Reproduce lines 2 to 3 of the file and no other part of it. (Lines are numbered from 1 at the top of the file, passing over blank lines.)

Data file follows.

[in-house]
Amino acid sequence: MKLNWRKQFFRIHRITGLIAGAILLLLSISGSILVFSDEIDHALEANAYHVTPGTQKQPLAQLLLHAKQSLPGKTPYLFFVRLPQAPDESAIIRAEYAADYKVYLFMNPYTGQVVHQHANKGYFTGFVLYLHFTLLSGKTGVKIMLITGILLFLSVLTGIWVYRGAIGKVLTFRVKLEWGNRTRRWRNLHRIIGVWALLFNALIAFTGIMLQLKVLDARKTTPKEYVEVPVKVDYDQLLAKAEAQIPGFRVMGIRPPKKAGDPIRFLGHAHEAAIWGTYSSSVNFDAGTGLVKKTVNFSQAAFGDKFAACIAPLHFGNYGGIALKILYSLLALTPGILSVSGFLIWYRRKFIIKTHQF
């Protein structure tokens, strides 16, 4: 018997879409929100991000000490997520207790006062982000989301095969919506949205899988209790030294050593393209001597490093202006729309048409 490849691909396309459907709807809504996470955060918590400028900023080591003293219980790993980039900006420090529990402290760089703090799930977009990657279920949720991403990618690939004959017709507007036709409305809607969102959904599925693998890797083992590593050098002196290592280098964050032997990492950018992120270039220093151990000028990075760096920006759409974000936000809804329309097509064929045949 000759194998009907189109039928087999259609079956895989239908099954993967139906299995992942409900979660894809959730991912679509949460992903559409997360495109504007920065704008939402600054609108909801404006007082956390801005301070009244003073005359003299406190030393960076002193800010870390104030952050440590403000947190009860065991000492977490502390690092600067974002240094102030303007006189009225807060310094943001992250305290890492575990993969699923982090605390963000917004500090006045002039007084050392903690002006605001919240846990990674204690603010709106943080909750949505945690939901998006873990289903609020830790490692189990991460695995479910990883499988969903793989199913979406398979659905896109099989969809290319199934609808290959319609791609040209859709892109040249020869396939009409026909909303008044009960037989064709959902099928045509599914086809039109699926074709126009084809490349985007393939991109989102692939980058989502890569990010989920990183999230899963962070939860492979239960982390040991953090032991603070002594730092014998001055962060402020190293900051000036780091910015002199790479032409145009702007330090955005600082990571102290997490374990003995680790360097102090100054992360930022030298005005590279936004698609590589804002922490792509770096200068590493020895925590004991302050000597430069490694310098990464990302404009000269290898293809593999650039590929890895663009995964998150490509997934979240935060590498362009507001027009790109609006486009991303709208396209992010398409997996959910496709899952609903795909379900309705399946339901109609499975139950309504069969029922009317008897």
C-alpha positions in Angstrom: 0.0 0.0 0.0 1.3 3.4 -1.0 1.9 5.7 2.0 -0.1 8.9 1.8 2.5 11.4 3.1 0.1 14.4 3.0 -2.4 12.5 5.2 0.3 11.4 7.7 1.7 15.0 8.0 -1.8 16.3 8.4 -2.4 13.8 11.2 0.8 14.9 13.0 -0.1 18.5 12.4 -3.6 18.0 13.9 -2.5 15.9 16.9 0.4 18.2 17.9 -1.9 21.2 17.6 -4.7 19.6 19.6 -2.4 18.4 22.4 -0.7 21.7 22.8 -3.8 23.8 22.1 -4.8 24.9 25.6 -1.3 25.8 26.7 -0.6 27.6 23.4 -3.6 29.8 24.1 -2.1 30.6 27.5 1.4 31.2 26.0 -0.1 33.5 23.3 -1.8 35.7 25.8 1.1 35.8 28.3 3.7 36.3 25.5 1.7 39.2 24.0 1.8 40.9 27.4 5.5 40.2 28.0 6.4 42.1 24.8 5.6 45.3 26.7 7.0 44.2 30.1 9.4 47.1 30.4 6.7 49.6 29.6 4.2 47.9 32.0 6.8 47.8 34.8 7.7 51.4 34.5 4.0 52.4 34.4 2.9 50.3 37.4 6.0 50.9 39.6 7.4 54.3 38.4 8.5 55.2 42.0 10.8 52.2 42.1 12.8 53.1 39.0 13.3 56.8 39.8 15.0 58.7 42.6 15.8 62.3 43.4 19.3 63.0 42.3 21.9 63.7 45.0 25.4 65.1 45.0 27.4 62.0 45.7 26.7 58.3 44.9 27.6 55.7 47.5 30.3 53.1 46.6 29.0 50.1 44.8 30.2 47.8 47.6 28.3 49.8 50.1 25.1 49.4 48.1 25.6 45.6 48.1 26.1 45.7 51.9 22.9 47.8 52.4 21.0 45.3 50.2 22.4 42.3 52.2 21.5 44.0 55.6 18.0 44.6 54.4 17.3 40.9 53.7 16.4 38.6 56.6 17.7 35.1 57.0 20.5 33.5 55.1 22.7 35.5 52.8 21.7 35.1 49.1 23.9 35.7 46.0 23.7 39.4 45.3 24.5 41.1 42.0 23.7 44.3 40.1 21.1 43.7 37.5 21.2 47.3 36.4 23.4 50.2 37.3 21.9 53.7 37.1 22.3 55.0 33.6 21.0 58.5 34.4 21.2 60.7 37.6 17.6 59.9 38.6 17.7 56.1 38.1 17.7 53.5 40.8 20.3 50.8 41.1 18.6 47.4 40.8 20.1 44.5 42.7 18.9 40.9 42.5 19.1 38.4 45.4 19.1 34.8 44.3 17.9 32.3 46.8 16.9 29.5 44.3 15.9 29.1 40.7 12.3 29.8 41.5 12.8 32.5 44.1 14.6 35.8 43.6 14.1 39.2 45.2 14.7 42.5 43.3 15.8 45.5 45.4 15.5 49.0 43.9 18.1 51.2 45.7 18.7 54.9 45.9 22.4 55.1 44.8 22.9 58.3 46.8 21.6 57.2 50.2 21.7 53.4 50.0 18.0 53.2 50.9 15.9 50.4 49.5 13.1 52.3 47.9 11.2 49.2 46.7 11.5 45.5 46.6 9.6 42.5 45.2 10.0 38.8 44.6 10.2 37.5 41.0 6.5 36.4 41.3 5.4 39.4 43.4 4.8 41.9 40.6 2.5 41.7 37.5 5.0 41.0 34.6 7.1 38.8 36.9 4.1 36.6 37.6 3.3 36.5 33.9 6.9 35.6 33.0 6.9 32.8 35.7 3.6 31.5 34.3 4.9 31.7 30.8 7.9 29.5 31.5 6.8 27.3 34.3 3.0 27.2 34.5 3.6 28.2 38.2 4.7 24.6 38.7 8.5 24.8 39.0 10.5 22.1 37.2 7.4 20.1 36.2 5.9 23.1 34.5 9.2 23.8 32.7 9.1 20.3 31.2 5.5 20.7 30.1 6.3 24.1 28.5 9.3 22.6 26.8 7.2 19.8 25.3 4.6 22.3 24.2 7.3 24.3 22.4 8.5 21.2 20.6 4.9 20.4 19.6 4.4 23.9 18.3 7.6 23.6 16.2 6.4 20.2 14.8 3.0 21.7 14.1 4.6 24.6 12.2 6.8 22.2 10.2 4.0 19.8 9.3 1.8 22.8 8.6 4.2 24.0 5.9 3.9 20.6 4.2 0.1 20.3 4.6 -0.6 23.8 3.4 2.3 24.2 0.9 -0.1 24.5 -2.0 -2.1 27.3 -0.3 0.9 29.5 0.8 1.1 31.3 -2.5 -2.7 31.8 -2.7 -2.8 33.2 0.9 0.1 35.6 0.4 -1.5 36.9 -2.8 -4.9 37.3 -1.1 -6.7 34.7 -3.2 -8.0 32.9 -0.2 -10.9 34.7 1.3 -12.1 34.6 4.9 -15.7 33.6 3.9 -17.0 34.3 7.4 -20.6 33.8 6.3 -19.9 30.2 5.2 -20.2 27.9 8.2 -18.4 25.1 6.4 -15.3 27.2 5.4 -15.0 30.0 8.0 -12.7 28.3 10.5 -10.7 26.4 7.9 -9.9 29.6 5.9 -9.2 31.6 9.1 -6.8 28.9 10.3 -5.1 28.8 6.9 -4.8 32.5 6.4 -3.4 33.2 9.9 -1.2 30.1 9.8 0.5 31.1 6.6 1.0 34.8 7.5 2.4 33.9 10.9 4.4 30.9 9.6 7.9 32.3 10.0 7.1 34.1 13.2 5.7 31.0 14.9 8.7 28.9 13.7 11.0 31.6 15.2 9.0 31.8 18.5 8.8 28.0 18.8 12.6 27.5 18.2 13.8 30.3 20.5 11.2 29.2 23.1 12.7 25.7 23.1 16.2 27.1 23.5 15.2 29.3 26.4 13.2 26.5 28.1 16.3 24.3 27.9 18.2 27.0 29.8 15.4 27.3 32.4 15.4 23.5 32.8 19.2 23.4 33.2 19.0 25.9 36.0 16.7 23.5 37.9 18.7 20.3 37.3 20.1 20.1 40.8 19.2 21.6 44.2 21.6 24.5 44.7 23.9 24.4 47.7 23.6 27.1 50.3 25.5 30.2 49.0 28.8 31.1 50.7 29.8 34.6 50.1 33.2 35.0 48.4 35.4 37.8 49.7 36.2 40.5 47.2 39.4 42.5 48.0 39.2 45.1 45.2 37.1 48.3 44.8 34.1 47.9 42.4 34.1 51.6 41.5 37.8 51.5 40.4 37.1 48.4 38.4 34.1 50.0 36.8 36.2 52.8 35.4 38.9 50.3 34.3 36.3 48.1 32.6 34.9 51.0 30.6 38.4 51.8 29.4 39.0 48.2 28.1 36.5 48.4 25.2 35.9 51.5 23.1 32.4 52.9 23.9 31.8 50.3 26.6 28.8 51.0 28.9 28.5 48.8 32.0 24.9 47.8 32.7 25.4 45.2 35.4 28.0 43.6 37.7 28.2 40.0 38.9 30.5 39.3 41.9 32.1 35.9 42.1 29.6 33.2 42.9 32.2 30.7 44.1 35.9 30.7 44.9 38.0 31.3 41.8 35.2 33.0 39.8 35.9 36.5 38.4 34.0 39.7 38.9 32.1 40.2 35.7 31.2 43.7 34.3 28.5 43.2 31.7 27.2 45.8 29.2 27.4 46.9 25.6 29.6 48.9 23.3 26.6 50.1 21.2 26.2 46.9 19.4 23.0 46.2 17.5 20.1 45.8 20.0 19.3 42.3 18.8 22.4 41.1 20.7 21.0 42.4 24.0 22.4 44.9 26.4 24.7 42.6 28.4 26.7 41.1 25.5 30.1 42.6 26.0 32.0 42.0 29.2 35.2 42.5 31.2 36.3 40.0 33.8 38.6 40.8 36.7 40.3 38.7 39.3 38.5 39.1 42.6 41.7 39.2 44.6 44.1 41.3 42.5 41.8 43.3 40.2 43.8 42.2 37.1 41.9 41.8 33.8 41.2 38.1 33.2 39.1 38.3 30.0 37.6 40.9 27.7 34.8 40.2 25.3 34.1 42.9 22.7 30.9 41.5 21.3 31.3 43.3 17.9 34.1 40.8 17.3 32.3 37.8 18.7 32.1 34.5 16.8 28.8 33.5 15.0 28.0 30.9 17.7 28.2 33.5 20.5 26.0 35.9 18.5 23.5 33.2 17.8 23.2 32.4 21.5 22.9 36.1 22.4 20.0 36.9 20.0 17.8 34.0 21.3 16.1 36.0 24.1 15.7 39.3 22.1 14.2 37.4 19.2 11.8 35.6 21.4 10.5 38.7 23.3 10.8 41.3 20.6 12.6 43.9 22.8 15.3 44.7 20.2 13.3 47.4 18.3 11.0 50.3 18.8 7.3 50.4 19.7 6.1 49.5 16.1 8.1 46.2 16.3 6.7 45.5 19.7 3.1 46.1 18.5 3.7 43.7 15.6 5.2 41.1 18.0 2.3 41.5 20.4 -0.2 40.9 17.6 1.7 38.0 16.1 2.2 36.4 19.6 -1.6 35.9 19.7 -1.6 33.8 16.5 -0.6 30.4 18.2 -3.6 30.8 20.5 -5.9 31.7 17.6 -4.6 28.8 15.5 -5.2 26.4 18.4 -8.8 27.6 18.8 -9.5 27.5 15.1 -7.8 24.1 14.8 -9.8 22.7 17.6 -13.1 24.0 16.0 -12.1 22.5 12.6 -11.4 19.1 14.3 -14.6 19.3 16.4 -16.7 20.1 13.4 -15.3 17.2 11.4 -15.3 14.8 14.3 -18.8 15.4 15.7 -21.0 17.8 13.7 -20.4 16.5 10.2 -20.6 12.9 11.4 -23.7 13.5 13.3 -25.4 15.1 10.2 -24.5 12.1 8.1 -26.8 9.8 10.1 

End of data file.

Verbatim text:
Amino acid sequence: MKLNWRKQFFRIHRITGLIAGAILLLLSISGSILVFSDEIDHALEANAYHVTPGTQKQPLAQLLLHAKQSLPGKTPYLFFVRLPQAPDESAIIRAEYAADYKVYLFMNPYTGQVVHQHANKGYFTGFVLYLHFTLLSGKTGVKIMLITGILLFLSVLTGIWVYRGAIGKVLTFRVKLEWGNRTRRWRNLHRIIGVWALLFNALIAFTGIMLQLKVLDARKTTPKEYVEVPVKVDYDQLLAKAEAQIPGFRVMGIRPPKKAGDPIRFLGHAHEAAIWGTYSSSVNFDAGTGLVKKTVNFSQAAFGDKFAACIAPLHFGNYGGIALKILYSLLALTPGILSVSGFLIWYRRKFIIKTHQF
């Protein structure tokens, strides 16, 4: 018997879409929100991000000490997520207790006062982000989301095969919506949205899988209790030294050593393209001597490093202006729309048409 490849691909396309459907709807809504996470955060918590400028900023080591003293219980790993980039900006420090529990402290760089703090799930977009990657279920949720991403990618690939004959017709507007036709409305809607969102959904599925693998890797083992590593050098002196290592280098964050032997990492950018992120270039220093151990000028990075760096920006759409974000936000809804329309097509064929045949 000759194998009907189109039928087999259609079956895989239908099954993967139906299995992942409900979660894809959730991912679509949460992903559409997360495109504007920065704008939402600054609108909801404006007082956390801005301070009244003073005359003299406190030393960076002193800010870390104030952050440590403000947190009860065991000492977490502390690092600067974002240094102030303007006189009225807060310094943001992250305290890492575990993969699923982090605390963000917004500090006045002039007084050392903690002006605001919240846990990674204690603010709106943080909750949505945690939901998006873990289903609020830790490692189990991460695995479910990883499988969903793989199913979406398979659905896109099989969809290319199934609808290959319609791609040209859709892109040249020869396939009409026909909303008044009960037989064709959902099928045509599914086809039109699926074709126009084809490349985007393939991109989102692939980058989502890569990010989920990183999230899963962070939860492979239960982390040991953090032991603070002594730092014998001055962060402020190293900051000036780091910015002199790479032409145009702007330090955005600082990571102290997490374990003995680790360097102090100054992360930022030298005005590279936004698609590589804002922490792509770096200068590493020895925590004991302050000597430069490694310098990464990302404009000269290898293809593999650039590929890895663009995964998150490509997934979240935060590498362009507001027009790109609006486009991303709208396209992010398409997996959910496709899952609903795909379900309705399946339901109609499975139950309504069969029922009317008897």